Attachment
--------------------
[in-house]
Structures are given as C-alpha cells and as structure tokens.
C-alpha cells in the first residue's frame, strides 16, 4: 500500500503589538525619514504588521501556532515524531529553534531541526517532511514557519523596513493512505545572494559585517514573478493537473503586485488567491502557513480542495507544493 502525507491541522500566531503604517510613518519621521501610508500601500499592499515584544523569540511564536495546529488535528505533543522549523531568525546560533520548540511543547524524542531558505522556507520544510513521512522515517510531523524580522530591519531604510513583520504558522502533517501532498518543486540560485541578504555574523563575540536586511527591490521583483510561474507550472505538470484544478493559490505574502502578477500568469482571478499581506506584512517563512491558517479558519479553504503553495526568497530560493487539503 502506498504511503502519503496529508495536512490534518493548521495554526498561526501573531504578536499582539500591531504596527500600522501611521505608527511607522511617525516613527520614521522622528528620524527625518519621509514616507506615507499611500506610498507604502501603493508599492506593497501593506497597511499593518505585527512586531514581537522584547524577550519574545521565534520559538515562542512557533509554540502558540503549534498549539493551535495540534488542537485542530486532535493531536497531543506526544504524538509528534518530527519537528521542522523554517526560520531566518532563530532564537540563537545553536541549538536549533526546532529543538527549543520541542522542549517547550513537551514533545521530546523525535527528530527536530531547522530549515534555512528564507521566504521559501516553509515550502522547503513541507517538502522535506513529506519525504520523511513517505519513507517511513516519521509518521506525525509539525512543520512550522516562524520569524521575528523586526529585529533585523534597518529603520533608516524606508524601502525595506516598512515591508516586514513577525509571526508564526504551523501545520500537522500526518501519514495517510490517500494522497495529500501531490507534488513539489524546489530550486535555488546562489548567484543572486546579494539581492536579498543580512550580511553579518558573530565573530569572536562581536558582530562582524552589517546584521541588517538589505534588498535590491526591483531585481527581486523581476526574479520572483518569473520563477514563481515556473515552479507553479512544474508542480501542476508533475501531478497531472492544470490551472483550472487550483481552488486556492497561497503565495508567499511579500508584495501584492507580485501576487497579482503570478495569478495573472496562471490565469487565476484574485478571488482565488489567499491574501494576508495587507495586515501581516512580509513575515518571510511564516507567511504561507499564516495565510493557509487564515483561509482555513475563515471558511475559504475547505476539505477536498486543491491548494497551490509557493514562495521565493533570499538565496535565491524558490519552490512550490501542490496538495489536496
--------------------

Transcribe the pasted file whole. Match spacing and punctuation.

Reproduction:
[in-house]
Structures are given as C-alpha cells and as structure tokens.
C-alpha cells in the first residue's frame, strides 16, 4: 500500500503589538525619514504588521501556532515524531529553534531541526517532511514557519523596513493512505545572494559585517514573478493537473503586485488567491502557513480542495507544493 502525507491541522500566531503604517510613518519621521501610508500601500499592499515584544523569540511564536495546529488535528505533543522549523531568525546560533520548540511543547524524542531558505522556507520544510513521512522515517510531523524580522530591519531604510513583520504558522502533517501532498518543486540560485541578504555574523563575540536586511527591490521583483510561474507550472505538470484544478493559490505574502502578477500568469482571478499581506506584512517563512491558517479558519479553504503553495526568497530560493487539503 502506498504511503502519503496529508495536512490534518493548521495554526498561526501573531504578536499582539500591531504596527500600522501611521505608527511607522511617525516613527520614521522622528528620524527625518519621509514616507506615507499611500506610498507604502501603493508599492506593497501593506497597511499593518505585527512586531514581537522584547524577550519574545521565534520559538515562542512557533509554540502558540503549534498549539493551535495540534488542537485542530486532535493531536497531543506526544504524538509528534518530527519537528521542522523554517526560520531566518532563530532564537540563537545553536541549538536549533526546532529543538527549543520541542522542549517547550513537551514533545521530546523525535527528530527536530531547522530549515534555512528564507521566504521559501516553509515550502522547503513541507517538502522535506513529506519525504520523511513517505519513507517511513516519521509518521506525525509539525512543520512550522516562524520569524521575528523586526529585529533585523534597518529603520533608516524606508524601502525595506516598512515591508516586514513577525509571526508564526504551523501545520500537522500526518501519514495517510490517500494522497495529500501531490507534488513539489524546489530550486535555488546562489548567484543572486546579494539581492536579498543580512550580511553579518558573530565573530569572536562581536558582530562582524552589517546584521541588517538589505534588498535590491526591483531585481527581486523581476526574479520572483518569473520563477514563481515556473515552479507553479512544474508542480501542476508533475501531478497531472492544470490551472483550472487550483481552488486556492497561497503565495508567499511579500508584495501584492507580485501576487497579482503570478495569478495573472496562471490565469487565476484574485478571488482565488489567499491574501494576508495587507495586515501581516512580509513575515518571510511564516507567511504561507499564516495565510493557509487564515483561509482555513475563515471558511475559504475547505476539505477536498486543491491548494497551490509557493514562495521565493533570499538565496535565491524558490519552490512550490501542490496538495489536496